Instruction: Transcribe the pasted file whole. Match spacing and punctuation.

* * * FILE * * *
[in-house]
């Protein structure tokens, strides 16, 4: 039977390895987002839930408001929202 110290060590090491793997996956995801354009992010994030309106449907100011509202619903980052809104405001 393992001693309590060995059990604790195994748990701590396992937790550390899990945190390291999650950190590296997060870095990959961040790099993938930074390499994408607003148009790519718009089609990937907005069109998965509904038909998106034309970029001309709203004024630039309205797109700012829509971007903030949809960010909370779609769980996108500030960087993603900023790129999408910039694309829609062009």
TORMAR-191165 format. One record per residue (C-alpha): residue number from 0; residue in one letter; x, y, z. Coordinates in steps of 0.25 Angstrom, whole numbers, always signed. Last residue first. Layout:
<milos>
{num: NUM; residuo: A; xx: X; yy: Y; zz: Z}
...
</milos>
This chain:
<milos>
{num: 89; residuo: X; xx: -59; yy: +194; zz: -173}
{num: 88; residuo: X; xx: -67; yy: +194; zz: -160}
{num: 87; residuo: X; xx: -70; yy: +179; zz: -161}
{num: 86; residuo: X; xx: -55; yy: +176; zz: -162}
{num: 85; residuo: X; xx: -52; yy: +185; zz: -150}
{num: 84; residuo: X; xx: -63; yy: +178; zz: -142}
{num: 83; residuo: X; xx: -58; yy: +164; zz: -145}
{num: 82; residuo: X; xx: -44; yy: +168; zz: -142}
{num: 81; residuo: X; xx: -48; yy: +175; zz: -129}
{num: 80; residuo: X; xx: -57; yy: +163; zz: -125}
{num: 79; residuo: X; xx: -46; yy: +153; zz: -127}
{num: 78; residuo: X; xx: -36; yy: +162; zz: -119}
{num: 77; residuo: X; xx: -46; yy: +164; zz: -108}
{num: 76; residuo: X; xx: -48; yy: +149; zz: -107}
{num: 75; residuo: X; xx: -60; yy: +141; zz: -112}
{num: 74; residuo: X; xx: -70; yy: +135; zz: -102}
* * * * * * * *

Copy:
[in-house]
């Protein structure tokens, strides 16, 4: 039977390895987002839930408001929202 110290060590090491793997996956995801354009992010994030309106449907100011509202619903980052809104405001 393992001693309590060995059990604790195994748990701590396992937790550390899990945190390291999650950190590296997060870095990959961040790099993938930074390499994408607003148009790519718009089609990937907005069109998965509904038909998106034309970029001309709203004024630039309205797109700012829509971007903030949809960010909370779609769980996108500030960087993603900023790129999408910039694309829609062009």
TORMAR-191165 format. One record per residue (C-alpha): residue number from 0; residue in one letter; x, y, z. Coordinates in steps of 0.25 Angstrom, whole numbers, always signed. Last residue first. Layout:
<milos>
{num: NUM; residuo: A; xx: X; yy: Y; zz: Z}
...
</milos>
This chain:
<milos>
{num: 89; residuo: X; xx: -59; yy: +194; zz: -173}
{num: 88; residuo: X; xx: -67; yy: +194; zz: -160}
{num: 87; residuo: X; xx: -70; yy: +179; zz: -161}
{num: 86; residuo: X; xx: -55; yy: +176; zz: -162}
{num: 85; residuo: X; xx: -52; yy: +185; zz: -150}
{num: 84; residuo: X; xx: -63; yy: +178; zz: -142}
{num: 83; residuo: X; xx: -58; yy: +164; zz: -145}
{num: 82; residuo: X; xx: -44; yy: +168; zz: -142}
{num: 81; residuo: X; xx: -48; yy: +175; zz: -129}
{num: 80; residuo: X; xx: -57; yy: +163; zz: -125}
{num: 79; residuo: X; xx: -46; yy: +153; zz: -127}
{num: 78; residuo: X; xx: -36; yy: +162; zz: -119}
{num: 77; residuo: X; xx: -46; yy: +164; zz: -108}
{num: 76; residuo: X; xx: -48; yy: +149; zz: -107}
{num: 75; residuo: X; xx: -60; yy: +141; zz: -112}
{num: 74; residuo: X; xx: -70; yy: +135; zz: -102}